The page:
Lime & Yoghurt Ganache

In London last year, I discovered that I did like macarons after all. This is the magic of Pierre Hermé! I bought just two macarons the first time, a lime & yoghurt velouté and an ispahan. Just a couple of minutes after leaving the shop I dragged my poor mum back to get more! My favourite was the velouté range which featured a yoghurt filling in various fruit flavours.

I wanted to recreate the yoghurt filling, so here’s my take on it. I think it comes pretty close, but quite honestly, it’s been so long since I had Pierre Hermé’s that I can’t quite remember what it really tasted like anymore! But the yoghurt flavour does come through well and the lime juice and zest makes it nice and tart, so for me, it’s close enough!

Lime & Yoghurt Ganache

200g white chocolate (good quality, otherwise the ganache will not set)
180g whole milk yoghurt
20g lime juice
zest from 2 lemons

Melt the white chocolate over a double boiler. In another pot, bring the yoghurt and juice to a boil (don’t overcook otherwise the yoghurt might split; it’s ok if it splits slightly though). Add the yoghurt to the white chocolate in 2 additions, then add the zest. Cool over an icebath until it reaches room temperature, then pour into a shallow dish and cover with clingfilm; the clingfilm should touch the surface of the ganache. Place in the fridge to thicken, best overnight.

Black Sesame Macarons

More macarons! This time I replaced the cocoa powder with black sesame, and filled it with a black sesame-white chocolate whipped ganache. I used the same recipe as my chocolate macarons, but replaced the cocoa powder with an equal weight of ground sesame seeds, which I whizzed in my blender and sieved.. a highly tedious task! The flavour was good, although, as in the case with most macarons, I found them way too sweet! The filling is a whipped white chocolate ganache flavoured with more ground sesame seeds. I accidentally overwhipped the ganache so it split a little bit. Oh well, it still tastes good!

Chocolate Macarons


Finally, finally I’ve conquered the french macaron! All of them had feet, no cracks and shiny tops- yahooo! As Malaysia is extremely humid- more so now that it’s the rainy season, I had to take lots of precautions to ensure that the feet form. Macarons are notorious for misbehaving in humid environments!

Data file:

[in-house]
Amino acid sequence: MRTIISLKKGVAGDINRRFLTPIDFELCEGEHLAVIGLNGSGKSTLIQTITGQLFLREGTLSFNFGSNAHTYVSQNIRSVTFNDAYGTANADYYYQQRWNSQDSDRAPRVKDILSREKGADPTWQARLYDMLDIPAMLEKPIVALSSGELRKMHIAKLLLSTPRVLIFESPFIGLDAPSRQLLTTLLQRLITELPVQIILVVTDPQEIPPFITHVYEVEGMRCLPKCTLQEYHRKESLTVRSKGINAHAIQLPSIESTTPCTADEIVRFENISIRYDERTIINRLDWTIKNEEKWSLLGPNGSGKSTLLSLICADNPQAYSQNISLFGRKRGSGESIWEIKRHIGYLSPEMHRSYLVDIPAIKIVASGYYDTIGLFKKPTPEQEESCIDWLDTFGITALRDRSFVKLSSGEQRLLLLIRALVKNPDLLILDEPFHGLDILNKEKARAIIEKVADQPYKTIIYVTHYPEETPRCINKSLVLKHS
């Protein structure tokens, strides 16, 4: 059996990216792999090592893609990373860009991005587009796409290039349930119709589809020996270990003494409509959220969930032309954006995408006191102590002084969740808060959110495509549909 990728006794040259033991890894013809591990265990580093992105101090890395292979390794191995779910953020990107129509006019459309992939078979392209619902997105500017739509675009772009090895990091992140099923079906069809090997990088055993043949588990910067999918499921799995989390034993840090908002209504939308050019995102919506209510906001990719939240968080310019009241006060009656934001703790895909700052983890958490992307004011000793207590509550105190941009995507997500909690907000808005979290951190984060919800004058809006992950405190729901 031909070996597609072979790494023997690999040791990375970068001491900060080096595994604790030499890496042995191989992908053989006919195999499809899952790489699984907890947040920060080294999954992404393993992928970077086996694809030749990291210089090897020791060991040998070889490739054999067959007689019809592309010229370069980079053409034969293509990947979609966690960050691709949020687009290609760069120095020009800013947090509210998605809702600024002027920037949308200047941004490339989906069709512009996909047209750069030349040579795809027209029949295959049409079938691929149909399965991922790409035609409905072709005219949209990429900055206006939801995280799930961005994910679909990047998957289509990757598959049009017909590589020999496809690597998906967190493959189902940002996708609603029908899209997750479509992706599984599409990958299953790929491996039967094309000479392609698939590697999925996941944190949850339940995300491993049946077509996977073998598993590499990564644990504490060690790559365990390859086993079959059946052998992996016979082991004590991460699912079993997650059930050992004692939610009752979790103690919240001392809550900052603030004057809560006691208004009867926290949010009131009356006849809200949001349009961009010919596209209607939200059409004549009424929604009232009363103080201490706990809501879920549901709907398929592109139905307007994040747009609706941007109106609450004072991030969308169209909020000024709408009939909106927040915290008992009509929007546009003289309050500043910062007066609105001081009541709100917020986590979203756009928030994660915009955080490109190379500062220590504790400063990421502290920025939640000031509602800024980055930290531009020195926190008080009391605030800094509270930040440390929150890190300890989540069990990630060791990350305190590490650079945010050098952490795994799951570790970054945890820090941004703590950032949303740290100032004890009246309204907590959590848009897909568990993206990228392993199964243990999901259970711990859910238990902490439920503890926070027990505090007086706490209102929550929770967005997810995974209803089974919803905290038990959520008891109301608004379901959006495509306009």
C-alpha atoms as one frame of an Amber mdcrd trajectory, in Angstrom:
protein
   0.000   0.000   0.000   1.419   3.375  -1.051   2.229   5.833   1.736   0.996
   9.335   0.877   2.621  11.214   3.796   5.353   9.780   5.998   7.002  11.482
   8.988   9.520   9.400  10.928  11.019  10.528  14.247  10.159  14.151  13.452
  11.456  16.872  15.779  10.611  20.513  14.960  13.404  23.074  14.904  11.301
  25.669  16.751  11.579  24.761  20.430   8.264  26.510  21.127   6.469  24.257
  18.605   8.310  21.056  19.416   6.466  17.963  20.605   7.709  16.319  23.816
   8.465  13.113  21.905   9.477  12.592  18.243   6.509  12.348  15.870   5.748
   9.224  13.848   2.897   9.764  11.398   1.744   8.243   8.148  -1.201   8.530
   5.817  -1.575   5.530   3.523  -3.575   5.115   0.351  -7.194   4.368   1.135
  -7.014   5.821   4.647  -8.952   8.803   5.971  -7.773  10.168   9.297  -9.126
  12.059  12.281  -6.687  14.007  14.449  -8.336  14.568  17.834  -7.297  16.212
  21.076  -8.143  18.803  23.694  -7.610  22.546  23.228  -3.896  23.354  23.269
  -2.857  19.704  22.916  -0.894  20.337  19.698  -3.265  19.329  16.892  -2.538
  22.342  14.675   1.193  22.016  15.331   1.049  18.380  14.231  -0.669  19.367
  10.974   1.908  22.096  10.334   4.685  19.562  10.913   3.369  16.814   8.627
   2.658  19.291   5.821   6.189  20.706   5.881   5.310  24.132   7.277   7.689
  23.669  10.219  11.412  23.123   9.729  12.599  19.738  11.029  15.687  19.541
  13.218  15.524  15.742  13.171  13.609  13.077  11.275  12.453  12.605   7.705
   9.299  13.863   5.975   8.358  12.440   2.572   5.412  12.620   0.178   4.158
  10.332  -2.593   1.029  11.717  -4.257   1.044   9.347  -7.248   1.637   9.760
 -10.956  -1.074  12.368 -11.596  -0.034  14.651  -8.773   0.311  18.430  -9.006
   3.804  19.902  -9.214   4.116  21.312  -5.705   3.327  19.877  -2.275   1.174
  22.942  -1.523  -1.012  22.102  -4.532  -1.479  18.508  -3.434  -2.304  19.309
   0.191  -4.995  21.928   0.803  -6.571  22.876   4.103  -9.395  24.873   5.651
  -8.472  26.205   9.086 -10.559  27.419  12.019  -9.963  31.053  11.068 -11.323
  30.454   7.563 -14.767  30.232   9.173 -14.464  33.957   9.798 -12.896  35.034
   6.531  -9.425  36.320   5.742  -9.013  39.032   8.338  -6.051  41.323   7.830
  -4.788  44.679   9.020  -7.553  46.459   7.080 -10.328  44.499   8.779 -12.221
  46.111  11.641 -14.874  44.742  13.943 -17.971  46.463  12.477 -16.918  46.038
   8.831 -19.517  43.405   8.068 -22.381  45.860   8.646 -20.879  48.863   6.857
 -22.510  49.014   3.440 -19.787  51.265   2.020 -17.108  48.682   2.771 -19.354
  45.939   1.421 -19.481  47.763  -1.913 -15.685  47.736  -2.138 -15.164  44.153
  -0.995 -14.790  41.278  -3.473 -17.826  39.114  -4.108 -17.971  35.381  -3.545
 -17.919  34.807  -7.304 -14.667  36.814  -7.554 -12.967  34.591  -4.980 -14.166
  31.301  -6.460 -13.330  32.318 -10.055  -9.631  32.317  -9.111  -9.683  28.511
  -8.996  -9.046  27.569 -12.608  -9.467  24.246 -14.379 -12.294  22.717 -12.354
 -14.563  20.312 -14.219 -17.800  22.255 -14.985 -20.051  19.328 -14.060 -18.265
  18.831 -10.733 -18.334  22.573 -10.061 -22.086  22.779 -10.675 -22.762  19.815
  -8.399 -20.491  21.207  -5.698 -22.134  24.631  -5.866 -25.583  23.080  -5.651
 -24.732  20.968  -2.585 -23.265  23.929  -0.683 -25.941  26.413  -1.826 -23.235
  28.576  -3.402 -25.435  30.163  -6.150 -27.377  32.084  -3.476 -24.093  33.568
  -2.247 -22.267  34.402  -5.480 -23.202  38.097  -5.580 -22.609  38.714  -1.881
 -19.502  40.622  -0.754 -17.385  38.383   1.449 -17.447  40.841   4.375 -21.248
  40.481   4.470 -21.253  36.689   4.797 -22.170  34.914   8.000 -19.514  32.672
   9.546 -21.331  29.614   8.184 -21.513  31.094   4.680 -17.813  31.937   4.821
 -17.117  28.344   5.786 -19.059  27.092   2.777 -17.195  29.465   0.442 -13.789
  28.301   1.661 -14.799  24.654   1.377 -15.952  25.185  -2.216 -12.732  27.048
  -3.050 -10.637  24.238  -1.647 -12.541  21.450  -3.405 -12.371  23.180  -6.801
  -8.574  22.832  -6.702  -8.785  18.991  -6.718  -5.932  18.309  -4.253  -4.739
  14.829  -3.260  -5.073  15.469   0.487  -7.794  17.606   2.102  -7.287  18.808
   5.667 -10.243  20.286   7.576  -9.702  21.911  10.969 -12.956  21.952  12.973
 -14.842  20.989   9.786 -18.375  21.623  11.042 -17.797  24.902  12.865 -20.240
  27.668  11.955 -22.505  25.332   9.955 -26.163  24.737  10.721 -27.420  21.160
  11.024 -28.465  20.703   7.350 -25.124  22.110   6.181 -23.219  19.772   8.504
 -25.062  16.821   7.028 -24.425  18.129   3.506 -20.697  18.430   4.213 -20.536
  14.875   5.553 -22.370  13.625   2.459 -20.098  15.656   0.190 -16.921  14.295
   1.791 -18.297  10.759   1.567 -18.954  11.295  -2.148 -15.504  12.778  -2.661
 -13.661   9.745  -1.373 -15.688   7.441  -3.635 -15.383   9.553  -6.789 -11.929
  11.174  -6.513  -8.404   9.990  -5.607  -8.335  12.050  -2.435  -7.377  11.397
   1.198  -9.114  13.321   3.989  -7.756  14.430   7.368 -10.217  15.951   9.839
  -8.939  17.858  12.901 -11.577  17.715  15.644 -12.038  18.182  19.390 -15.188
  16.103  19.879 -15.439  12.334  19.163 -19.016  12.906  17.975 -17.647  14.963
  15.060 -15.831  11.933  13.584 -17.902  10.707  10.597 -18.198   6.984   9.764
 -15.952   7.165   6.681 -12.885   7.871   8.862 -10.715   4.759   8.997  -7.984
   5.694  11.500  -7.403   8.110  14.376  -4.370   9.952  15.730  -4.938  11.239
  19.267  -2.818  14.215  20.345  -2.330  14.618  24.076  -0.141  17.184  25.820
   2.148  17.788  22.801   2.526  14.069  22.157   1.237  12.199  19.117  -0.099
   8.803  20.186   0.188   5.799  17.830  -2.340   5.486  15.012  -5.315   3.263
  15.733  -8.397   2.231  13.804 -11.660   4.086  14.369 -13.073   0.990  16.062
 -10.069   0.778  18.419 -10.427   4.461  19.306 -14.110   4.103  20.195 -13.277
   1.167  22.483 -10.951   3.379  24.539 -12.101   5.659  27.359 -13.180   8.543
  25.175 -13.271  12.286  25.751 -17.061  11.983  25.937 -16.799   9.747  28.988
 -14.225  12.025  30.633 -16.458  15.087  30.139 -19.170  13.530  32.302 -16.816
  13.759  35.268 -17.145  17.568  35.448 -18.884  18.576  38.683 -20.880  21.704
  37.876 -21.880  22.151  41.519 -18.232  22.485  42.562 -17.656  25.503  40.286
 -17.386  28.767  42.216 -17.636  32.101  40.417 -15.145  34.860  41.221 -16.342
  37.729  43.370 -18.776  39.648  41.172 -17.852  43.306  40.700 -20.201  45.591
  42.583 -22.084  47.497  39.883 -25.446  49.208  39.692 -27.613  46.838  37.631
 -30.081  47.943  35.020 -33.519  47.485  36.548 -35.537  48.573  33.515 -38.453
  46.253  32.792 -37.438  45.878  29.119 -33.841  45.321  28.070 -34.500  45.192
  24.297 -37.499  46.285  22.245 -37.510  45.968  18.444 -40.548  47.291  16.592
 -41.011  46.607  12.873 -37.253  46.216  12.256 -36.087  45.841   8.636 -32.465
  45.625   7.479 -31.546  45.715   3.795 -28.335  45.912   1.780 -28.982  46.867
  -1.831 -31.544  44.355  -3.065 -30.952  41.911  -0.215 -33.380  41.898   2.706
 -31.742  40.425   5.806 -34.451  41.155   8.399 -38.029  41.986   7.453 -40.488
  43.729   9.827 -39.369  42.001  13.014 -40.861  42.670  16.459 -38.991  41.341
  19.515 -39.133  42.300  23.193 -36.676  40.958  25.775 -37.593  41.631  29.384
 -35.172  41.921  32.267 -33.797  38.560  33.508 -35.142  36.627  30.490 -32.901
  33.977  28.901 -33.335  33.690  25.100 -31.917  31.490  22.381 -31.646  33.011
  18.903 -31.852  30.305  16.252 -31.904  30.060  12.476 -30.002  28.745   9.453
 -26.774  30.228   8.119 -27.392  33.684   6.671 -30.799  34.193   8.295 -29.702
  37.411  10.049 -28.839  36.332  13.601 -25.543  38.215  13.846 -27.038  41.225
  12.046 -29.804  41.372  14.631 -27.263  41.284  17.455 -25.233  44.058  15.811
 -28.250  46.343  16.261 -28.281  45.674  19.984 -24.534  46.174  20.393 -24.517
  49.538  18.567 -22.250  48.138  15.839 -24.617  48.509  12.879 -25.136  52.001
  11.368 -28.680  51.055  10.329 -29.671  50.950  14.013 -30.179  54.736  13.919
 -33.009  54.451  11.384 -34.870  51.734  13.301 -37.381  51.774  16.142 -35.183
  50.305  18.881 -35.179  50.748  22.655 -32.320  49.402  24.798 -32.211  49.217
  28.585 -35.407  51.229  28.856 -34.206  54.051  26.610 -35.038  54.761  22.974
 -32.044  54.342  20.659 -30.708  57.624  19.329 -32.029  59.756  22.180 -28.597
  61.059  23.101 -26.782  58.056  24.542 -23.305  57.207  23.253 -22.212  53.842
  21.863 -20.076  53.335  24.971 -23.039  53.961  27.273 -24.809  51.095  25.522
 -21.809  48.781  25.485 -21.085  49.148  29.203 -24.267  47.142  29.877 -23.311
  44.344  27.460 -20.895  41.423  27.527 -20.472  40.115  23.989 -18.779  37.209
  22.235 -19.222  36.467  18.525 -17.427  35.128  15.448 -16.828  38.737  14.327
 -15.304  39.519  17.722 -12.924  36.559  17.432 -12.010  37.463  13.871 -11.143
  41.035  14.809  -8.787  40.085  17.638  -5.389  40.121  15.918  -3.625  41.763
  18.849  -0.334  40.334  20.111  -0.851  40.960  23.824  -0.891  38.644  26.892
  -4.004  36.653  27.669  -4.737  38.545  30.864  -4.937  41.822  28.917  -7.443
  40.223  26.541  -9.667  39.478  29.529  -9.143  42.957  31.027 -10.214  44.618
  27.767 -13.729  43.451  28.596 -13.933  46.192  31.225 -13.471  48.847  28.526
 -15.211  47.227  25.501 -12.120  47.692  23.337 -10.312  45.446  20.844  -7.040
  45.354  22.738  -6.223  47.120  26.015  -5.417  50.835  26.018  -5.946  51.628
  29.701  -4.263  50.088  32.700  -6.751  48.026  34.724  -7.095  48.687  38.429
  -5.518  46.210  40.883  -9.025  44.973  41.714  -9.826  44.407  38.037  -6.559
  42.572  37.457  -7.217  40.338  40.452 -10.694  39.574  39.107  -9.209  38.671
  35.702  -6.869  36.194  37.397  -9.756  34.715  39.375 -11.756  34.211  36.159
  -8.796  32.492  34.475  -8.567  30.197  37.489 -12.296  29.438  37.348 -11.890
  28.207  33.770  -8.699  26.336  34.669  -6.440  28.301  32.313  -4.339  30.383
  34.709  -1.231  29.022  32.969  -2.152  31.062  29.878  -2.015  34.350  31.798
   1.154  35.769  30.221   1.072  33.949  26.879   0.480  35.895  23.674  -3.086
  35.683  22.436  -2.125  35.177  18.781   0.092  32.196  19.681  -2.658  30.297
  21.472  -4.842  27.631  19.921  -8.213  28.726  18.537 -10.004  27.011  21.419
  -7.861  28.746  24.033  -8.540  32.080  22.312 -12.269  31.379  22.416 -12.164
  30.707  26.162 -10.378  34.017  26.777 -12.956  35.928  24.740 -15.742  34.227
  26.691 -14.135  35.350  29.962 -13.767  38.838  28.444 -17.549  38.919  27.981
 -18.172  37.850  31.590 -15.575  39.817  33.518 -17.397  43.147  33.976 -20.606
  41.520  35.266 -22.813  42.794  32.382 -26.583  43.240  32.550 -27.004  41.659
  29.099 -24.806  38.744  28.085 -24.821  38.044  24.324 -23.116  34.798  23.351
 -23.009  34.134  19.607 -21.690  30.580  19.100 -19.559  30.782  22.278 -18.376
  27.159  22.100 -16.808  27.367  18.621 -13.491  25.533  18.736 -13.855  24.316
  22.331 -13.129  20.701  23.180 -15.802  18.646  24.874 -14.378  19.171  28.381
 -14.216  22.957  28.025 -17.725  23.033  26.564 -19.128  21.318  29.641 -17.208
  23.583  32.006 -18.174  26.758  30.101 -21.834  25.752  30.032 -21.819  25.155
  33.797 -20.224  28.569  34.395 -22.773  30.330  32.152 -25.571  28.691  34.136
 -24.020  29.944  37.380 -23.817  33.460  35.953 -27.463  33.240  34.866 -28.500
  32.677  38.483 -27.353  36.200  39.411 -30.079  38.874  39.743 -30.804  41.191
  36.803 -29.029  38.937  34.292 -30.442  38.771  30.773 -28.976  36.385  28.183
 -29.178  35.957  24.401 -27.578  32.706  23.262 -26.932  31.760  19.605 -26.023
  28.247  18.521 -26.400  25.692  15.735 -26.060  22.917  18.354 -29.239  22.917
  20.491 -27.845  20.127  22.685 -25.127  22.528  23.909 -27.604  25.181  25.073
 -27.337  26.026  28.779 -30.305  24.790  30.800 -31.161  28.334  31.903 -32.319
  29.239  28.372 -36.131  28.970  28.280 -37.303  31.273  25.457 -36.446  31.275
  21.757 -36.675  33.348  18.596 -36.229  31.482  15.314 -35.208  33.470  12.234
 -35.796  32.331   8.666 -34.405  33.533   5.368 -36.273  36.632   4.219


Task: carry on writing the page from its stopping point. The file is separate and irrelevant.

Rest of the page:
Firstly, I age the egg whites for at least a day to dry it out and increase its acidity. This step is essential regardless of the humidity as aged egg whites are much more stable than fresh ones.

Secondly, I switched on the airconditioning for at least half an hour before I start baking. This nippy environment is much more friendly for macarons, and will help the “skin” form properly before baking.

Thirdly, I let the piped macarons rest on the baking sheet for an hour to properly dry it out. Recipes usually state a rest period of 30 minutes, but that’s hardly enough for KL where it’s so muggy. I baked one macaron after a 45 minute rest just as a tester, and it cracked on top, so it definitely needs at least an hour- don’t skimp on the wait time, otherwise your efforts will be wasted and you’ll have lots of cracked macarons!

Fourthly, I baked one tray at a time.. I’m not sure if this helps but it doesn’t hurt either. Anyway, the bake time is short (15 minutes per tray) so the other tray would just have a slightly longer rest period.

The basic recipe is:

  • 3 egg whites
  • 110g ground almonds
  • 170g icing sugar
  • 50g caster sugar
  • 2T cocoa powder

1. Sift the almonds, icing sugar and cocoa powder together, then blitz them in a food processor or blender until fine. Don’t blend for too long, the almond will become oily.

2. Whisk the egg whites in a very, very clean bowl. When it’s foamy, slowly add the caster sugar in. Beat until stiff, be careful not to overbeat it!

3. Sift the almond mixture over the stiff meringue and use a spatula to fold it it. The mixture will be quite hard initially but it will become more viscuous after several folds. Don’t worry, the meringue is meant to deflate quite a lot. The mixture is ready when it “flows like magma”.

4. Pipe 1.5″ circles on two baking sheets lined with parchment paper or a Silpat. Pipe them an inch apart. I drew a template on a large piece of paper and placed them under the parchment paper as guidance.

5. Let the piped batter rest for an hour in an air-conditioned room.

6. Bake for 15 minutes at 150C. Don’t forget to rotate the pan halfway.